A new report published by the non-profit newspaper EdBuild found that "school districts that primarily serve students of color receive $ 23 billion less in funding than most white school districts in the United States. in 2016, while they served the same number of students ".

But what story do you think drew the most attention: Meadows claiming that Trump and he were not racist, or the huge racial inequalities that are so deeply embedded in our daily lives that almost no one notices them anymore?

Sometimes it seems that some whites are more outraged to be called racist than the damage caused by racism itself.

I think that's why so many people of color speak a different language than some whites in terms of racism. We focus on justice; they fix on the behavior.

I had a reminder of that last weekend in a Sunday school class.

The church I attend is studying a book called "White Fragility", which examines how some whites can not speak fluently or honestly about race. During Sunday's session, my classmates asked many questions about how whites should treat people of color:

Was I racist when I said that? a person asked. What should I do when a black person passes by me on the street? Would it be condescending to nod?

I was the only black person in the class and what I said seemed to spoil the mood.

I'm not so interested in whites fighting for their racist thoughts, I said. What matters most to me is the adoption of laws that combat discrimination and guarantee racial justice.

"No one has pure motives," I told them.

The room is killed. There was a nervous nod. The conversation has moved to another subject. And I could see all those dinner invitations I had imagined drying up.

How did I almost become a pledge?


That was another word we heard after Wednesday's hearing. Some critics have called Meadows' gesture "token" or accused him of using a black "token".

There is one group that the Conservatives seem to never separate: the black token.

One could almost hear the jaws of some people falling when Meadows asked Patton to get up. Patton, however, as Meadows, rejected the idea that the movement was racist.

She said that she had never intended to speak for all blacks, that she was not an accessory and that Democrats were playing the role of the race .

It was surprising, however, that neither Meadows nor Patton seemed to have looked at how hard this moment had been.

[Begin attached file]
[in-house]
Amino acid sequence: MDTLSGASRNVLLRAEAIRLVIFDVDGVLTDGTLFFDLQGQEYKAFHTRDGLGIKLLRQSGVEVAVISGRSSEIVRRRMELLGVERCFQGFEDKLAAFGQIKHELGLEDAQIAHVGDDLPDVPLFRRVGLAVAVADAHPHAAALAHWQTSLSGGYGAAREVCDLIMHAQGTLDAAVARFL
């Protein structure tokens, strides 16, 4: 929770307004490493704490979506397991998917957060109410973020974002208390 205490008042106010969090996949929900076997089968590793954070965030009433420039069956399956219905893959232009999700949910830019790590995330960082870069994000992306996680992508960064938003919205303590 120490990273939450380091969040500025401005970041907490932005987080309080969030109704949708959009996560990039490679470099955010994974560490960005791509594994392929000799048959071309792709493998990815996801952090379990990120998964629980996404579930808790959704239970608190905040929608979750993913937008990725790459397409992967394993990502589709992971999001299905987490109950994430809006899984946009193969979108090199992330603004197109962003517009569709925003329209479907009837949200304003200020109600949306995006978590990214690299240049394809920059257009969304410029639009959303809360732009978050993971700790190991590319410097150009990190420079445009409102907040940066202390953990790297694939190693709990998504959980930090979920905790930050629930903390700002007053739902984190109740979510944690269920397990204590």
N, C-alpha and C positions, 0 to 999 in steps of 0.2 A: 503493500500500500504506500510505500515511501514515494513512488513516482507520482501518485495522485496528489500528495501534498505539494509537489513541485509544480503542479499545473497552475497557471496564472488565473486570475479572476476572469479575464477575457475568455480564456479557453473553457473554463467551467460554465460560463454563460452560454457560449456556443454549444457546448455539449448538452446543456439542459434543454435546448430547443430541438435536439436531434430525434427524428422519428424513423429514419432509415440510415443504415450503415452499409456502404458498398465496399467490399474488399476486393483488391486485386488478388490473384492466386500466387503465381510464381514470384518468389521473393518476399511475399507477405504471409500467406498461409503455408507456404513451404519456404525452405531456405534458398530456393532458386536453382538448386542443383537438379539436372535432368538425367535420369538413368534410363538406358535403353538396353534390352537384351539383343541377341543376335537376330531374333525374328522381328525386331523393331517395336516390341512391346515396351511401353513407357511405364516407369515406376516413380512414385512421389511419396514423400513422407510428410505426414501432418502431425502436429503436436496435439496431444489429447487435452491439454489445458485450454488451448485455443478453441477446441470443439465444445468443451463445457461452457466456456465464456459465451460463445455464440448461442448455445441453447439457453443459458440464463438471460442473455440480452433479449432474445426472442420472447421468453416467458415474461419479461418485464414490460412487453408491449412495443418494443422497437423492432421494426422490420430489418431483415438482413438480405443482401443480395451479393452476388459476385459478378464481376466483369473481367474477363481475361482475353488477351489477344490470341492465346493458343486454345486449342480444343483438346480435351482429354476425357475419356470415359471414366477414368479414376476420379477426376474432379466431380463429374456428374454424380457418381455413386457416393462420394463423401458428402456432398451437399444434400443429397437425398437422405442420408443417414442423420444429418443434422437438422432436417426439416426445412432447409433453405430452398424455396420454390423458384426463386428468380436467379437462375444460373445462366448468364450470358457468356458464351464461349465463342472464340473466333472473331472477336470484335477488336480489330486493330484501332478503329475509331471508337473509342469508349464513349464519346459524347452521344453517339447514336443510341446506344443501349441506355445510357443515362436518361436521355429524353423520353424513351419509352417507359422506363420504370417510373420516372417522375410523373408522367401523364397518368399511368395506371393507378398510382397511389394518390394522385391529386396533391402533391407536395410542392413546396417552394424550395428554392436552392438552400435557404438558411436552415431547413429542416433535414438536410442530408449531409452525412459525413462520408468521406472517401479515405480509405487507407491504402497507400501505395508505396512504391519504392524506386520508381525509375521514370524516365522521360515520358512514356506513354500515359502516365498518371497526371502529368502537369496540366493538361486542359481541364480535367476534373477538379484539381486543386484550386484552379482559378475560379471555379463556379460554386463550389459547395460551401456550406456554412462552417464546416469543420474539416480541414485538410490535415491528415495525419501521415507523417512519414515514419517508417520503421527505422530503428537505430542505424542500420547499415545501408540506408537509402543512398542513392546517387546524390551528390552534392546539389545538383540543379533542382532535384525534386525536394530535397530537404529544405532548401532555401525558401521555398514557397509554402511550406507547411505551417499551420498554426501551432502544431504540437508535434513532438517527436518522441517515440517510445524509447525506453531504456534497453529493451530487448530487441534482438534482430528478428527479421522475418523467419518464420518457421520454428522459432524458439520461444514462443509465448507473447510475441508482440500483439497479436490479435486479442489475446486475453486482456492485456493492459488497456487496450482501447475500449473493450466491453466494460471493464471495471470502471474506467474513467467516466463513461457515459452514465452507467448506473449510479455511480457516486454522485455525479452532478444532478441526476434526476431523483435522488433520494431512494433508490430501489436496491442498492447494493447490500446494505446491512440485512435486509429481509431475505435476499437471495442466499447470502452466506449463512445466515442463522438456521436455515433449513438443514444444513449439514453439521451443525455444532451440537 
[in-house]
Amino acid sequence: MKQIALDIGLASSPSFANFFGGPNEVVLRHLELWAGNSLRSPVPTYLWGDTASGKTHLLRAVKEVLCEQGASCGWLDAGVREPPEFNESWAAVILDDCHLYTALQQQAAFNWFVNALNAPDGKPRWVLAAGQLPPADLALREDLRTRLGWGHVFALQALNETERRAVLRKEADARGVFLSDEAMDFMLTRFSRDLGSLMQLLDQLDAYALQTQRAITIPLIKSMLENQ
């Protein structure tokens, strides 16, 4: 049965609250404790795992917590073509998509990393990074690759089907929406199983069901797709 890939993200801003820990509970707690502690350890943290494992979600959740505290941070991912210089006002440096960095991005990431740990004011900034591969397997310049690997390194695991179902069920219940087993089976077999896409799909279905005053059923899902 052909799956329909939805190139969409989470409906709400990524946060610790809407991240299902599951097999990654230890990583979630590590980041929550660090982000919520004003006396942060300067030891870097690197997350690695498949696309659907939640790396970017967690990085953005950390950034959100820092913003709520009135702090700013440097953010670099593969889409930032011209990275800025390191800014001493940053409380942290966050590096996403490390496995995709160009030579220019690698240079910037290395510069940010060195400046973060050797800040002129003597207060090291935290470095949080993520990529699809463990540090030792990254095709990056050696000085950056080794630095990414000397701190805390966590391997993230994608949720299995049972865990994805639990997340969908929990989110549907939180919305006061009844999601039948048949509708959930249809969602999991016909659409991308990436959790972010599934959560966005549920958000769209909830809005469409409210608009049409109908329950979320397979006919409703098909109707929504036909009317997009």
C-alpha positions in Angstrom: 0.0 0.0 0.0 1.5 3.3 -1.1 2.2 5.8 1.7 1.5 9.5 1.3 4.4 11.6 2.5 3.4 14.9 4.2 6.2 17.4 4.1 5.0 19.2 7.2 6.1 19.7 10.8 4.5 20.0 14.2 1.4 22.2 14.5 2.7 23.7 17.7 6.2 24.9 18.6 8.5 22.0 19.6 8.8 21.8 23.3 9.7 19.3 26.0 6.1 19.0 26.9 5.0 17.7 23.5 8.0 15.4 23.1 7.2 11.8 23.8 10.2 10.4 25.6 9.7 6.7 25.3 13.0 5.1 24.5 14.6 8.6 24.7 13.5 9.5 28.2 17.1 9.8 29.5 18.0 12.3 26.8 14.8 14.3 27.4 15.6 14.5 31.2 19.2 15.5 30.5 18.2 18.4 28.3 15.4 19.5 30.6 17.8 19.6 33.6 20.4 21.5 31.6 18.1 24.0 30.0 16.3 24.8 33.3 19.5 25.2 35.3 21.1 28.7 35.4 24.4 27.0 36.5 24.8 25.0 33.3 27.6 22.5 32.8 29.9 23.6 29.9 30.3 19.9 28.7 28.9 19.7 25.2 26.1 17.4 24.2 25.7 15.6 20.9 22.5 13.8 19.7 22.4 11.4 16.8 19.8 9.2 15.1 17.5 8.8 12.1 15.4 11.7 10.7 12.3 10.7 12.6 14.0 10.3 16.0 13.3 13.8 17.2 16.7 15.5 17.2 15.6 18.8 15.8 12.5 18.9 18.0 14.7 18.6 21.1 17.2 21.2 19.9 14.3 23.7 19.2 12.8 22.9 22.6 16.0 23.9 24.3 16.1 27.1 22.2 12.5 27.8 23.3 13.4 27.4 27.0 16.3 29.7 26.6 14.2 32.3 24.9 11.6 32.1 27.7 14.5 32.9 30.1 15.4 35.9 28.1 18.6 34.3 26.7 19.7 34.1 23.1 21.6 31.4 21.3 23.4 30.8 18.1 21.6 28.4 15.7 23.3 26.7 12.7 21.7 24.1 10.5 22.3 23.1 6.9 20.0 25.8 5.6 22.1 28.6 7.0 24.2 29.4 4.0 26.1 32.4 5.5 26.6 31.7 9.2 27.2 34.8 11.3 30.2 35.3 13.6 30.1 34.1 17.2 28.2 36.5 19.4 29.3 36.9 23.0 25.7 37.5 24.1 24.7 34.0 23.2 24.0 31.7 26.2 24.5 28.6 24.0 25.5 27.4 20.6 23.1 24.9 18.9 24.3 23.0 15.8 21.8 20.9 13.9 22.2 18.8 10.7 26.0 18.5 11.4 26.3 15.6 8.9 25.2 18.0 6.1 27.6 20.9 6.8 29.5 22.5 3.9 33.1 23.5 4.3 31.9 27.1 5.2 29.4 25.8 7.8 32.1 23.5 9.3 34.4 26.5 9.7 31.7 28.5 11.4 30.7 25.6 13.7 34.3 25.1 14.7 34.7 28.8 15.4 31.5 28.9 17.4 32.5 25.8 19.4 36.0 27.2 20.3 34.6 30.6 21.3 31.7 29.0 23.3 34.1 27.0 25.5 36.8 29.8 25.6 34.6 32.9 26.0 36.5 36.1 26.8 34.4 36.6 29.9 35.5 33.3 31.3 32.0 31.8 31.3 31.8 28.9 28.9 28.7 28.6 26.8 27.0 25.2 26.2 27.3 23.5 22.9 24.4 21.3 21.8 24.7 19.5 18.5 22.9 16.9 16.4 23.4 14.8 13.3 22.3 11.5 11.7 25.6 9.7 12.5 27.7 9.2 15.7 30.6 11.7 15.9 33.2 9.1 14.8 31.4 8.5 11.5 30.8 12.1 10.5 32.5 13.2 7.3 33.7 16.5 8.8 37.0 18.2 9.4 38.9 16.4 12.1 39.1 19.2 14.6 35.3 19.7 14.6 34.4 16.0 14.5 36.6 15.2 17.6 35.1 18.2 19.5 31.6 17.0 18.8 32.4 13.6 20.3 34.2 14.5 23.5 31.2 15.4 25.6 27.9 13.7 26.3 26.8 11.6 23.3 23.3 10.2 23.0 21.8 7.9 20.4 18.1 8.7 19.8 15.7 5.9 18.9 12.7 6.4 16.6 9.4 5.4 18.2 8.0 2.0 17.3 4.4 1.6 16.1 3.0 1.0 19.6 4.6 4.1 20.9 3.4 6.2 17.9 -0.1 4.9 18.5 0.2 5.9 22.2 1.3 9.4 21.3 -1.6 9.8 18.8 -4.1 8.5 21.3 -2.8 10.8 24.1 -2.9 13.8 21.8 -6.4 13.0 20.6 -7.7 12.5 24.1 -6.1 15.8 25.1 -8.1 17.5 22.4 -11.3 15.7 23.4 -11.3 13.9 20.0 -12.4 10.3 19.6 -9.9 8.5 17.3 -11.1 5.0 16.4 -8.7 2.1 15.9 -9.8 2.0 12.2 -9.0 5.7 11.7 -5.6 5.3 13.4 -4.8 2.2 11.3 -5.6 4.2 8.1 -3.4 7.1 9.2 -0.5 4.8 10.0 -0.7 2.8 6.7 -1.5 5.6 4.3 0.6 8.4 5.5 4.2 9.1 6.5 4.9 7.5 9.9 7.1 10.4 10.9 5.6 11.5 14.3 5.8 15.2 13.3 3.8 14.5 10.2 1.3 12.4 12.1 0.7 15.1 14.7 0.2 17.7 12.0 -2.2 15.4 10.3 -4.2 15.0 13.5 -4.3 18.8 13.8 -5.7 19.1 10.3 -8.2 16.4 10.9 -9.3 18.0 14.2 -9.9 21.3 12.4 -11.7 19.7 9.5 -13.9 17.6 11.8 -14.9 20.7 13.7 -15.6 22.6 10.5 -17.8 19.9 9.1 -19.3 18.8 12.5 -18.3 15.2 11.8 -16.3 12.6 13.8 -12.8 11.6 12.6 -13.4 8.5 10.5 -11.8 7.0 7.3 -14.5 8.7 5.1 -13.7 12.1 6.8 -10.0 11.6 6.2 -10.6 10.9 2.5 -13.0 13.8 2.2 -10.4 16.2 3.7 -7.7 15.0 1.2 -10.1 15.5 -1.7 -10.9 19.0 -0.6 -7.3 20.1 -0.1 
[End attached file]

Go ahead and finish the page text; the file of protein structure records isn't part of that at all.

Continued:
Anderson says it reminded him of the infamous story of Sarah Baartman, an African woman who had been exposed in European showgoers in the early 19th century. Whenever a white person signals to a black person to come stand next to them to be exposed, you enter a dangerous territory.

"Putting Patton in the spotlight – all that has been done has been to reaffirm the kind of inherent racism that reigns across the Republican Party," Anderson said.

This has reminded me of something else: you will never be unemployed if you are ready to reassure some whites that they are not racist.

I say that because I was once asked to be a black token.

During one of my first journalism jobs, I wrote a column that defended black political conservatives. I was a modest journalist, but after this chronicle, my career opportunities suddenly widened.

I was invited to go on radio and television and I received letters of encouragement from White Conservatives. Then a conservative editor of one of the largest newspapers in the country offered me a plum job – an editorial job -.

During my interview with him, I could see what he wanted. I was going to be exposed. I was going to be the black voice that told people to stop complaining about racism and getting off the shoe.

I refused work because I did not think it would be a good choice. Yet for a moment, I regretted it. I talked about the job to a friend and the publisher offered it to him. I still remember having visited my friend in his office, saw his photo in the newspaper and the beginning of his career, and saying to me: Damn, I should have had to take the path conservative.

It was years ago and I do not regret my decision anymore. But what I regret is that I still see the same pattern reproduce again and again: trot a black person to prove that you are not racist.

Wallace did it. And the practice continues today.

One day, however, a white person may ask a black person to stand by their side to vindicate the absence of racism and the story will end. another way.

They will not go out, get up or sell.

Instead, they will say:

"I will not be your black friend today."